The 22-year-old has a rare condition, which means she has been permanently sexually aroused since the age of eight.
A simple vibration from a mobile phone is all it takes to push Amanda’s buttons.
Loud bass music in a club and travelling by car or plane can also trigger the unusual response.
And it can happen absolutely anywhere — when she’s with her friends and even while she’s at work as a sales associate in a baby products shop.
But far from being a blessing, many who suffer with the condition believe they are cursed.
Last year, 39-year-old Gretchen Molannen, from Florida, committed suicide after battling the condition, known as Persistent Sexual Arousal Syndrome or PSAS, for 16 years.
The news was particularly difficult to take for Amanda, who was also from Florida.
She said: “It is not pleasurable, you could say it has become a torture. This condition controls your life completely and it is like living a nightmare. I can have 50 orgasms in one day and five or ten within an hour of each other.
“It happens when I’m with my friends or out in public and it’s very embarrassing. It kills me inside. I just have to put on a smile and pretend that nothing’s wrong.
“Orgasms are supposed to be a good feeling but I’ve had them every day for so long now that I’m living with constant fear and shame.”
She added: “At my lowest points, I have thought about suicide but I had to reassure myself that I would never resort to something like that and that it wasn’t going to happen to me.”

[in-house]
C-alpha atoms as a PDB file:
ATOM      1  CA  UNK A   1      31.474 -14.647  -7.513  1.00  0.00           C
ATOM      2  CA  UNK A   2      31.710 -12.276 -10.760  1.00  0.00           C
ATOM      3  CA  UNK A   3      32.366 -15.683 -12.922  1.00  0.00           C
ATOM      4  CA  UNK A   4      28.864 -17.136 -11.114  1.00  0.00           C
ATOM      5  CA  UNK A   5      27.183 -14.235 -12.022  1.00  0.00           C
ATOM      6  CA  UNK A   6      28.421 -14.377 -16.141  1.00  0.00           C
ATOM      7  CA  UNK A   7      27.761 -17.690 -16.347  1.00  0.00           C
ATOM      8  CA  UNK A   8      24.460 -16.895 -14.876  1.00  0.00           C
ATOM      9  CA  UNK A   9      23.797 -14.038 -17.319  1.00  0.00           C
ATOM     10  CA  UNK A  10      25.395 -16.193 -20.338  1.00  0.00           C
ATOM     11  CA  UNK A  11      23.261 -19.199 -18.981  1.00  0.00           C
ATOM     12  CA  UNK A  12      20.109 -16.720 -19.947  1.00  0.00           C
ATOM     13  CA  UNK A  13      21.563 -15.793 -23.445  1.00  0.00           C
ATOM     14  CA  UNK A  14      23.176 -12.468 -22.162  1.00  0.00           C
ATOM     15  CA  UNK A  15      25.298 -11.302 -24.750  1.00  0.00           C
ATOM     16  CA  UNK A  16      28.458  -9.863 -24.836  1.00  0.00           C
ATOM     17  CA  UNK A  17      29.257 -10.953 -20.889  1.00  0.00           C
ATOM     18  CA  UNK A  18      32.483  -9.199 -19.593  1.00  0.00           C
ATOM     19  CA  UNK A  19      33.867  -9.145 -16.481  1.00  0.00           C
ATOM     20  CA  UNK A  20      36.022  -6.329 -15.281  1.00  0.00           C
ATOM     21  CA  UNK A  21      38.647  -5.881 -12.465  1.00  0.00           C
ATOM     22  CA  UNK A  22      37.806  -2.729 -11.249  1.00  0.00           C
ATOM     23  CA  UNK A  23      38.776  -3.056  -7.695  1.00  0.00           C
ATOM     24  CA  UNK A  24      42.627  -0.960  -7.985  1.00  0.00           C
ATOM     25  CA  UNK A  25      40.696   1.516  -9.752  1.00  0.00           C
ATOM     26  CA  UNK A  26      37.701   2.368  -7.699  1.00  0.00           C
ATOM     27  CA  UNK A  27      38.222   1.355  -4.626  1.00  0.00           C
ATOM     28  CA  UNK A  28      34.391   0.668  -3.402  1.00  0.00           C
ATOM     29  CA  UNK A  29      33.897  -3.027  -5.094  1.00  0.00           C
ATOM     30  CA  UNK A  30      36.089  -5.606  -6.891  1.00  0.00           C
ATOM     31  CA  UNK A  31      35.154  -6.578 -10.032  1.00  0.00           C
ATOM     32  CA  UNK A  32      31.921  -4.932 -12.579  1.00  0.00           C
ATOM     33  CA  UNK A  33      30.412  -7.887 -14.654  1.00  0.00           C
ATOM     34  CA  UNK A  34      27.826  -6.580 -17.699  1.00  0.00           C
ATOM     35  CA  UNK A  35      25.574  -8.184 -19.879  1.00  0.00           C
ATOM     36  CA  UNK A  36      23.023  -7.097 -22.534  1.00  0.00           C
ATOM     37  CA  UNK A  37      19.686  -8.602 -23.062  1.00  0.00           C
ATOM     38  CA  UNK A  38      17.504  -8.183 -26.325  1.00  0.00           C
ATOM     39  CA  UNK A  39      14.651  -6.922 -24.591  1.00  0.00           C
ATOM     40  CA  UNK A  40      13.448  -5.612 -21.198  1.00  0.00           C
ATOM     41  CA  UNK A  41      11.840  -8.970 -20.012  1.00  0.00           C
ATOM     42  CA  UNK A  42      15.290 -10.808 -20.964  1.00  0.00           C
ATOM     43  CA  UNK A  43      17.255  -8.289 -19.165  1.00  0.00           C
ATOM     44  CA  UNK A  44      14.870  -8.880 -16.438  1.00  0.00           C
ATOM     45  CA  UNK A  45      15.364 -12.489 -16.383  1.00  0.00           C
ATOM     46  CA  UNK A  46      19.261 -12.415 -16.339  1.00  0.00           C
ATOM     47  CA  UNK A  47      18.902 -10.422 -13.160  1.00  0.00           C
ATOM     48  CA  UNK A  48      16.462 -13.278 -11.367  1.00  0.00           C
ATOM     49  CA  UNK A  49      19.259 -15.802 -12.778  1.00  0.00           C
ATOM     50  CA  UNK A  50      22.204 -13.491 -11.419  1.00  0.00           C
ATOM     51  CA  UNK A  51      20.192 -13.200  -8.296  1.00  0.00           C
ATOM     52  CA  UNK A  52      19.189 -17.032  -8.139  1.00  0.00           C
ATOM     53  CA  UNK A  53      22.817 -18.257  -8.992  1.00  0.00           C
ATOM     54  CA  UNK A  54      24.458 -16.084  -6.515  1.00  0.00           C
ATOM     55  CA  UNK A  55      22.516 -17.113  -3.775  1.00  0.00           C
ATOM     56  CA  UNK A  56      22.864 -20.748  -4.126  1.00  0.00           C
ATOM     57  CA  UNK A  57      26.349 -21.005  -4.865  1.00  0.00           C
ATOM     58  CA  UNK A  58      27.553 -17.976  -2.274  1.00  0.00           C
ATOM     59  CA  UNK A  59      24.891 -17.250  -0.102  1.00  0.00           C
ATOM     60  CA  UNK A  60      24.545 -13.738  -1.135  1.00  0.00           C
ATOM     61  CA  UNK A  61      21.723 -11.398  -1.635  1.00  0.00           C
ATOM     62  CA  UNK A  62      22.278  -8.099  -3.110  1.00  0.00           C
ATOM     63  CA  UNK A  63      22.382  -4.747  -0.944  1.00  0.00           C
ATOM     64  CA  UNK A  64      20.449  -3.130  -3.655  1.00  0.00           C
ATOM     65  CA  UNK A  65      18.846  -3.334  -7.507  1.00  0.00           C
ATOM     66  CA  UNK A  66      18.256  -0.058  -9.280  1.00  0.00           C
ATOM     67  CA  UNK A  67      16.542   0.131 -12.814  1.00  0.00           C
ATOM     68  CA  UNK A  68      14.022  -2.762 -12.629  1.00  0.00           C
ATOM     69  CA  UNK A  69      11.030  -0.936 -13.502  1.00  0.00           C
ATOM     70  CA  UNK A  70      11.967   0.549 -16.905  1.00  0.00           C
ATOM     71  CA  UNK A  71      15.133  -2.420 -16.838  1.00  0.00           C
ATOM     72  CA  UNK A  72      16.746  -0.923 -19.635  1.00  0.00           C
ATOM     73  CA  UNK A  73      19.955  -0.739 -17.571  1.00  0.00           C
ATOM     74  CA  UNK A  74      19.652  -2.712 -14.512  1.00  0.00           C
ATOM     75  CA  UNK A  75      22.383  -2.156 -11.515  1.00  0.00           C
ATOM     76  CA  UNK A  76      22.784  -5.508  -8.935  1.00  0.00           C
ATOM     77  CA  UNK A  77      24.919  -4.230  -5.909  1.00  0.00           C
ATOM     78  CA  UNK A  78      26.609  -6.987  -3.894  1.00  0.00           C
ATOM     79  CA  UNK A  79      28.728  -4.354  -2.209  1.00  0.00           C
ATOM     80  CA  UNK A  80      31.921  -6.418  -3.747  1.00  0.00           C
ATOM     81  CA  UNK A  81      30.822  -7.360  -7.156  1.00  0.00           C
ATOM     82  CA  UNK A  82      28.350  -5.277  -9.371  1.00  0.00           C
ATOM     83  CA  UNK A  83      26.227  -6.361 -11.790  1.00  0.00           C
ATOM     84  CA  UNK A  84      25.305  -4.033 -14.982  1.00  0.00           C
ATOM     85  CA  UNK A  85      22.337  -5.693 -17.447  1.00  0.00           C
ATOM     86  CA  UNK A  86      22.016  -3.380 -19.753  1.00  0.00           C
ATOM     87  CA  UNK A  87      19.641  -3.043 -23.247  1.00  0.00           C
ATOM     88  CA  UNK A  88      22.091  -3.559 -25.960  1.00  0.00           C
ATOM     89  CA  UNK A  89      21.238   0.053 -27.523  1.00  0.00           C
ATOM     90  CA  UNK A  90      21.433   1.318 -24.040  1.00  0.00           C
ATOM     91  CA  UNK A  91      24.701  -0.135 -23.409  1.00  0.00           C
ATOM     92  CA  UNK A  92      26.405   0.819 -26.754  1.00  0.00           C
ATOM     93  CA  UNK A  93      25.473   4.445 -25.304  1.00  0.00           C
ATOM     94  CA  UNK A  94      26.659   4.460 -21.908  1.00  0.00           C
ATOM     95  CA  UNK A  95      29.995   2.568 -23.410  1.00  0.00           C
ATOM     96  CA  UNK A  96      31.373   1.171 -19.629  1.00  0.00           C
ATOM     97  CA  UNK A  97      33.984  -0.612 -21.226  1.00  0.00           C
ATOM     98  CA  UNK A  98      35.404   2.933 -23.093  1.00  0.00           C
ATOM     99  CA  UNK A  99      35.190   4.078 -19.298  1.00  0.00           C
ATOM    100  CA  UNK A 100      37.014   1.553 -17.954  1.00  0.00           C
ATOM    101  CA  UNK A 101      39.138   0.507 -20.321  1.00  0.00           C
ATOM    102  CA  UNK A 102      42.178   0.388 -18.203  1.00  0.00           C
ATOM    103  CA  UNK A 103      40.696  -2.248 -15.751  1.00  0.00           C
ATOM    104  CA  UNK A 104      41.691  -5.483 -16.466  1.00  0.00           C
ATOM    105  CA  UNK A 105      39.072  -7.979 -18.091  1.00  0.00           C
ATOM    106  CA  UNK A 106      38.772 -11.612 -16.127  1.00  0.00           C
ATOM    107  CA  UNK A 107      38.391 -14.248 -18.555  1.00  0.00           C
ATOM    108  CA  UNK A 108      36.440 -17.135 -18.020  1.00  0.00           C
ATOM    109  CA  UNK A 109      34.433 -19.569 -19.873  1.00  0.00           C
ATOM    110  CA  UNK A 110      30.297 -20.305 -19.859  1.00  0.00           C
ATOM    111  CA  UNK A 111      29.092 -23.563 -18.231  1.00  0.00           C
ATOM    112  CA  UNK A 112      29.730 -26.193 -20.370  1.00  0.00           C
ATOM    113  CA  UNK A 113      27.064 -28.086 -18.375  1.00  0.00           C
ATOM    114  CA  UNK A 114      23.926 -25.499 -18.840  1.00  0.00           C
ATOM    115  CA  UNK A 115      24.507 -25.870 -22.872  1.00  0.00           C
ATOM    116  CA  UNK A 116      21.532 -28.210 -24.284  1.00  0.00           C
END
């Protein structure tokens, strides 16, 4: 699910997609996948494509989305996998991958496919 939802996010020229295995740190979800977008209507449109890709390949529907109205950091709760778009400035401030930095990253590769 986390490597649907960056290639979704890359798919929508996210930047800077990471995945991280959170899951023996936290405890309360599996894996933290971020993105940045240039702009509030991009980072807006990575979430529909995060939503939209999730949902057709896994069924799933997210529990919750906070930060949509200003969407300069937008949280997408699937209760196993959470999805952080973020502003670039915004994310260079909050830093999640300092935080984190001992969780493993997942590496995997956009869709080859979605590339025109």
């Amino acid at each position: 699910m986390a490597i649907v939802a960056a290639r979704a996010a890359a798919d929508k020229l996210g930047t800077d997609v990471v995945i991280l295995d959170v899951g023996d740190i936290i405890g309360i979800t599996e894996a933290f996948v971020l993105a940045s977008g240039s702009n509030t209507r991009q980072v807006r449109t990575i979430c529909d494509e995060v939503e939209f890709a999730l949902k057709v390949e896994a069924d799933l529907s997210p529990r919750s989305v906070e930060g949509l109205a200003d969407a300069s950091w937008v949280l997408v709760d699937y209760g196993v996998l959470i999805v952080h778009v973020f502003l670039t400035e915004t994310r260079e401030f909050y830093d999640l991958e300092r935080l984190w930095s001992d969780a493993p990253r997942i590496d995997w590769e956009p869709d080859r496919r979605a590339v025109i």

Amanda first began suffering from the condition when she was just eight, but was too scared to confide in anyone.
She said: “As a child I had no idea what was happening to me — I thought I was just sex-obsessed.”
It wasn’t until 2008 that she learnt about PSAS by hearing a discussion about it on the radio.
Since then she has tried to move on with her life and, at 20, even began dating, but she admits she has not been able to have a steady relationship — because men either take advantage or are intimidated.
She said: “I’ve been with a few guys, but it’s difficult – I’ve found some guys are even intimidated.
“Thankfully I’ve had the courage to tell my family and they have all been very understanding and supportive.”
She added: “I get people say I’m making it up and that I’m really a nymphomaniac but I don’t let it phase me.
“I just now hope that there will one day be more understanding of this condition and my story will give just one other person the courage to get support.”
Read more: thesun.co.uk